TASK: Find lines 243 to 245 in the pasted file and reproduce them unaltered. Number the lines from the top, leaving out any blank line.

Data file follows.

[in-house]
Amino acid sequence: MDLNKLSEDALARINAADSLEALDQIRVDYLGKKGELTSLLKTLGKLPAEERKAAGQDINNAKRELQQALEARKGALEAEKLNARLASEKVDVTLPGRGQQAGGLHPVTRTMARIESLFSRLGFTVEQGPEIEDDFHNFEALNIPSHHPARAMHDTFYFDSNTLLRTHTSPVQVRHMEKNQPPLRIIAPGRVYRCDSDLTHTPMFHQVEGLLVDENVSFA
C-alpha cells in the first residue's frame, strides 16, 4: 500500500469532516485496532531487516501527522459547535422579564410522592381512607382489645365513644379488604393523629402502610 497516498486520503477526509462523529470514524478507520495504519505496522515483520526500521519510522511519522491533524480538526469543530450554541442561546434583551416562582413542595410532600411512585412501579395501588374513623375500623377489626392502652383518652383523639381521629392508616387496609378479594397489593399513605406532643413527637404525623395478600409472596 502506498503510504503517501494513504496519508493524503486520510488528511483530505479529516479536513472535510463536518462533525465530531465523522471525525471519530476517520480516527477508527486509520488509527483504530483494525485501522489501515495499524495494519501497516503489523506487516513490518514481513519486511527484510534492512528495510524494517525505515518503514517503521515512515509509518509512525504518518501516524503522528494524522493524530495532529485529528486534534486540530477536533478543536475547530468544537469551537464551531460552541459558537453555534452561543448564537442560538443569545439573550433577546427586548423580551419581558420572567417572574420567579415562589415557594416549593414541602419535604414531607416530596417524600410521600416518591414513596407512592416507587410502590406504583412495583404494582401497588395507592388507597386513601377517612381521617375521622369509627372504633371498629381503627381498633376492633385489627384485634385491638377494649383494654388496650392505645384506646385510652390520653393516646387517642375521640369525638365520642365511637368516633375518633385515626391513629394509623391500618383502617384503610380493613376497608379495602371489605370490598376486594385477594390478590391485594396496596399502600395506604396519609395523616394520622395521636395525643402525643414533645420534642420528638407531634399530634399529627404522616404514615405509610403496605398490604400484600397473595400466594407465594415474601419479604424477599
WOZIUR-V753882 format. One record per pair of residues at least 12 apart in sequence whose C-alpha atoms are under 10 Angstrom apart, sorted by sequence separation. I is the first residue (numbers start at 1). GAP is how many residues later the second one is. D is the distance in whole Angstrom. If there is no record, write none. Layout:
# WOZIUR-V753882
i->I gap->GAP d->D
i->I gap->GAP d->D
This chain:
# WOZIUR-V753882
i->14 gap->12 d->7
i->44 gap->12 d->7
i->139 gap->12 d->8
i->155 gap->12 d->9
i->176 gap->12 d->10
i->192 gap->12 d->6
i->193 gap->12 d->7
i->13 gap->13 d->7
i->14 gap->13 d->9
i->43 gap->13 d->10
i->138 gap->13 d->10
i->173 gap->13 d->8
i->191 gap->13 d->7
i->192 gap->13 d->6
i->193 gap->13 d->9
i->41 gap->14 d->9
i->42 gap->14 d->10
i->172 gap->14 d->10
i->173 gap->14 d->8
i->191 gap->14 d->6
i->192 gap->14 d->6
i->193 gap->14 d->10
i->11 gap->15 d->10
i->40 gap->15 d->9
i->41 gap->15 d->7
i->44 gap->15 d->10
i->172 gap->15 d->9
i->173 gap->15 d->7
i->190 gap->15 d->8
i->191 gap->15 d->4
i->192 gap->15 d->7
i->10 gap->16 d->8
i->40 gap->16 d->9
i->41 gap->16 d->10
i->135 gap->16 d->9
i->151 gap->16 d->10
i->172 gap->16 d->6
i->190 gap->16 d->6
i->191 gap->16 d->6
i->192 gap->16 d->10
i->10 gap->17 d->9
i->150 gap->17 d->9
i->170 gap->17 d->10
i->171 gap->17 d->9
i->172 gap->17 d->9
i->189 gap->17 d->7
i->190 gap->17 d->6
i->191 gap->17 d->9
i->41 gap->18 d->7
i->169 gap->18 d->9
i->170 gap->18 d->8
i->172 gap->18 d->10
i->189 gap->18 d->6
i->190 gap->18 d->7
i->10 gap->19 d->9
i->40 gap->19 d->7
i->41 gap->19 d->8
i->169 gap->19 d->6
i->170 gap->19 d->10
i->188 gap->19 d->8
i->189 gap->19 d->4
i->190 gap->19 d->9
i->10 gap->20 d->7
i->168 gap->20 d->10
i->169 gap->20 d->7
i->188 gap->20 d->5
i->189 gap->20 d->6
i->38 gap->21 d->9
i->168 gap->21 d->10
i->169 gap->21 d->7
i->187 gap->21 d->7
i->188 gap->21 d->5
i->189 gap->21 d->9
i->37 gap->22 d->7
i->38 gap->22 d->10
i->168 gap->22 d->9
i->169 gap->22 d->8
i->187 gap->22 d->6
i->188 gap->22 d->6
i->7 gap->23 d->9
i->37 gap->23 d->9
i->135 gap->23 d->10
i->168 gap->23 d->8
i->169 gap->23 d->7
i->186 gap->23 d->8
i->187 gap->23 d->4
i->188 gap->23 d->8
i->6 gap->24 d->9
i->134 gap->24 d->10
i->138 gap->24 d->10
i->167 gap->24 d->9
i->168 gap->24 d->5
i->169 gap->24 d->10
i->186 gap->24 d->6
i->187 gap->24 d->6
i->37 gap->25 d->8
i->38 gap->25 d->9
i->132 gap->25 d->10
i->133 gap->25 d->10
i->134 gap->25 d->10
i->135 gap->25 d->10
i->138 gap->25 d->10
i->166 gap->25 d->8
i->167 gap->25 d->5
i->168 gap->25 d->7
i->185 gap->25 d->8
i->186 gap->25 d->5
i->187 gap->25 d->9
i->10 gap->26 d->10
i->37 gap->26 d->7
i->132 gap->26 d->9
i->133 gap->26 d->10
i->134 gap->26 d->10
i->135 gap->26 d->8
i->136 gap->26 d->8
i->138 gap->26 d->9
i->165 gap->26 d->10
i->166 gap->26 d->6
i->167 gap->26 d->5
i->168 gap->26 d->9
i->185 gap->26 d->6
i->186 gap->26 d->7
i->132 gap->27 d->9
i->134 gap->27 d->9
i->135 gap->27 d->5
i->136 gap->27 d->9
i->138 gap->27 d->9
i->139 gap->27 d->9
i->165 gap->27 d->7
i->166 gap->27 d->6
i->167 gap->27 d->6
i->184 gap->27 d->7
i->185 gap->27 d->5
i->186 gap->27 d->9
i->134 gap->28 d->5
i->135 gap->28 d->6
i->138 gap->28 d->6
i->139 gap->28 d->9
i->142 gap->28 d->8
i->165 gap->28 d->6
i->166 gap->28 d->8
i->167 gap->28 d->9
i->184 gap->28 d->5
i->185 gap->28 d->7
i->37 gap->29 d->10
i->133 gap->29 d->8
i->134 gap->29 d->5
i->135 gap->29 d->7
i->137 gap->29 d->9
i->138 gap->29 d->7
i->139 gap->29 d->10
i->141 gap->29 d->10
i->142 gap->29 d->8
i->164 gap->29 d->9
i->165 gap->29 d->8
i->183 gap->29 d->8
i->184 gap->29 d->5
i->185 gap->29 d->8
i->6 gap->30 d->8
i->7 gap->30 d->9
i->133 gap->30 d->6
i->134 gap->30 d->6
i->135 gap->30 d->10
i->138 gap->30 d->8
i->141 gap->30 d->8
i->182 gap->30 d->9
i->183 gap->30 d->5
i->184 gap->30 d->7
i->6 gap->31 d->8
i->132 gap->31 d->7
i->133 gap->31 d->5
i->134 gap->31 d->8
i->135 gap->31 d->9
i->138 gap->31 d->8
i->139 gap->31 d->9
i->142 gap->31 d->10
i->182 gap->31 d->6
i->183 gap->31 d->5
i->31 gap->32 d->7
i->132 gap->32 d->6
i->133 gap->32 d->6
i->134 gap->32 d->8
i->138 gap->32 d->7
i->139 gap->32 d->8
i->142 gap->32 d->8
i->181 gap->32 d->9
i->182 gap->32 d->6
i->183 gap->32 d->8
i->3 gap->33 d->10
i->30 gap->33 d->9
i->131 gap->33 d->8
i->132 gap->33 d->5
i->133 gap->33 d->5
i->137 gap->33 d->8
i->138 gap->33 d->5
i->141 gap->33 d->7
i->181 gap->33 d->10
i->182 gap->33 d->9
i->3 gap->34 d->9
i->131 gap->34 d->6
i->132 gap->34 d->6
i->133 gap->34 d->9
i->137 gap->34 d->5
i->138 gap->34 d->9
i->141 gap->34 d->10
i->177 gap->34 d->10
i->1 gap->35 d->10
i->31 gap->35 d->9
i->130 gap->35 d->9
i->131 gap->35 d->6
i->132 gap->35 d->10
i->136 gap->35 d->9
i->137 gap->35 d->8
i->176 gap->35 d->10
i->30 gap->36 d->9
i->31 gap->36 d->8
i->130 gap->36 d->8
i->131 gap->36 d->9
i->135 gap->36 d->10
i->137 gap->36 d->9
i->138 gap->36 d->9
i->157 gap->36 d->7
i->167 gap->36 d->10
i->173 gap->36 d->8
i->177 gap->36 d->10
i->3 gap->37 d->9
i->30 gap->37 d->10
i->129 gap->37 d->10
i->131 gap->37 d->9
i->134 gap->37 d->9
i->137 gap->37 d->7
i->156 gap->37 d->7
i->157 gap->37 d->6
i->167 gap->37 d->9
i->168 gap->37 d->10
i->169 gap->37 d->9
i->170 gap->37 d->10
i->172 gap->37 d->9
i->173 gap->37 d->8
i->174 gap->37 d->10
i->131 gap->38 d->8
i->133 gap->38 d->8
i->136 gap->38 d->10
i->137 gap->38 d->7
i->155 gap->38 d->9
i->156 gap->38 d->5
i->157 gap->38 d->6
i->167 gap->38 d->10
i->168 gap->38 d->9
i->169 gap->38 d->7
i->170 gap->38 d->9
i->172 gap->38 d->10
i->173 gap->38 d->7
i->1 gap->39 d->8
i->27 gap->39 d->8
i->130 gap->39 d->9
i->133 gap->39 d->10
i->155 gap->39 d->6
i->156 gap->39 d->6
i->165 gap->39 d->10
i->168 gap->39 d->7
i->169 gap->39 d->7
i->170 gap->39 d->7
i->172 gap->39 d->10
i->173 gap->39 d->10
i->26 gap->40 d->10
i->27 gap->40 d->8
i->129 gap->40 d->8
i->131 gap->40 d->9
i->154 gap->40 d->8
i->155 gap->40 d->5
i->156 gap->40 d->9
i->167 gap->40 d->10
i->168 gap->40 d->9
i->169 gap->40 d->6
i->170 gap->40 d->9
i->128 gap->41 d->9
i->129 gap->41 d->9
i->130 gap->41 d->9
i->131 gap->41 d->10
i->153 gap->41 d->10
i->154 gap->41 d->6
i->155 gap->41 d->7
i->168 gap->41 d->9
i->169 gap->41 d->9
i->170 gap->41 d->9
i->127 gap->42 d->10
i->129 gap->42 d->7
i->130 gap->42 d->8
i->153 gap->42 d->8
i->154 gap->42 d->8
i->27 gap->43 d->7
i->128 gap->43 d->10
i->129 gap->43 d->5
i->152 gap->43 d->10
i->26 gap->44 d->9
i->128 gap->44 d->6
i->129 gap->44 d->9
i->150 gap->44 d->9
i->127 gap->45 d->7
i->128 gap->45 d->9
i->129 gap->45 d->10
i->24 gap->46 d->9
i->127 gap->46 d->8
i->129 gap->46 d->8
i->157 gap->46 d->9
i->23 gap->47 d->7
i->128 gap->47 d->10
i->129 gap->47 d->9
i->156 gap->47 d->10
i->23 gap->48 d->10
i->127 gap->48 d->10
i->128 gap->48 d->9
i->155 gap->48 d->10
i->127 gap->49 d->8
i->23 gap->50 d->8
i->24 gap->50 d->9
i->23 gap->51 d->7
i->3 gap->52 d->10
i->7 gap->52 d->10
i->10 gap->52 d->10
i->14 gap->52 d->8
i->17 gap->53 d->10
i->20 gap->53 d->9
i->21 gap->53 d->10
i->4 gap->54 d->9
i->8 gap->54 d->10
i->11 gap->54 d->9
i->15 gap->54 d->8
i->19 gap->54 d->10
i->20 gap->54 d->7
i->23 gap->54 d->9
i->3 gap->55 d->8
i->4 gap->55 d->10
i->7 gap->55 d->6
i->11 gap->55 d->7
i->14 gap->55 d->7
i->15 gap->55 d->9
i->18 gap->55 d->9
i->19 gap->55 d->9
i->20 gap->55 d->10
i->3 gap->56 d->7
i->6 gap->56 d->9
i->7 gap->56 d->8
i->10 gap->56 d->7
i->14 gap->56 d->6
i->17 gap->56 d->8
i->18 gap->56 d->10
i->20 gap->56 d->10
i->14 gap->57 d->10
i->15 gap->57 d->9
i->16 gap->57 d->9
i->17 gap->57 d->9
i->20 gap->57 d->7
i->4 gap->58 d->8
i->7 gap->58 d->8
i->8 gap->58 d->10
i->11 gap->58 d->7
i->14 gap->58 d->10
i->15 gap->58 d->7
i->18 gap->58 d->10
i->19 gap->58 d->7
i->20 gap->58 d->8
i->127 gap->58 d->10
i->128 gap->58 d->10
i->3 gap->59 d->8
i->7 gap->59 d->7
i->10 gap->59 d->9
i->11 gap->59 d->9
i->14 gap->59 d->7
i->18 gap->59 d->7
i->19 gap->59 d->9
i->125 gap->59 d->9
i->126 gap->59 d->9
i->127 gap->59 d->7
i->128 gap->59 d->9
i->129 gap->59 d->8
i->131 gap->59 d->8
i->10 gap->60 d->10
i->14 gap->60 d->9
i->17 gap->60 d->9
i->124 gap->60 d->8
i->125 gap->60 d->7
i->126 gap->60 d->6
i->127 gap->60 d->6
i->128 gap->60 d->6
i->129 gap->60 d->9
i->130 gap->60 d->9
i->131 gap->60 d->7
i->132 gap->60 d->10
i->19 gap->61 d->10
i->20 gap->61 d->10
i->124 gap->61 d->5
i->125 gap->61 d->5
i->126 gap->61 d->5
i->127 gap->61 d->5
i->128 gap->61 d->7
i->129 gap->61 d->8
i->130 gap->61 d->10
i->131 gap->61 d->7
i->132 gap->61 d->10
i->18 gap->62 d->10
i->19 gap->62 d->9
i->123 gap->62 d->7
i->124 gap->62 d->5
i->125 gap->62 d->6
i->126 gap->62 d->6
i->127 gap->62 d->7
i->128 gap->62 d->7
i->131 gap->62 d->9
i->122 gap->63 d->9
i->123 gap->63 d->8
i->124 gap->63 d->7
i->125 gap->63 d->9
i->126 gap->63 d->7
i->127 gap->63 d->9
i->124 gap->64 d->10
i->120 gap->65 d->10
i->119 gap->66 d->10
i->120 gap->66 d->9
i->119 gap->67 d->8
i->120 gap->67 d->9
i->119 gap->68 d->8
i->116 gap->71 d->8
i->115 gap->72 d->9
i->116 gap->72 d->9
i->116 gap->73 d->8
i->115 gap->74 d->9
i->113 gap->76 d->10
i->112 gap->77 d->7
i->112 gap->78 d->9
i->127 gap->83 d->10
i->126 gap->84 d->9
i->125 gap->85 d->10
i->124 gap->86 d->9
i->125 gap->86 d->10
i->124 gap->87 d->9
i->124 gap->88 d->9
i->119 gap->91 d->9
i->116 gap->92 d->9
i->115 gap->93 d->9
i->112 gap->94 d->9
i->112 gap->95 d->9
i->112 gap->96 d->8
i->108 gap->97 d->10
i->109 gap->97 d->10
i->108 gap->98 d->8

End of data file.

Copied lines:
i->167 gap->37 d->9
i->168 gap->37 d->10
i->169 gap->37 d->9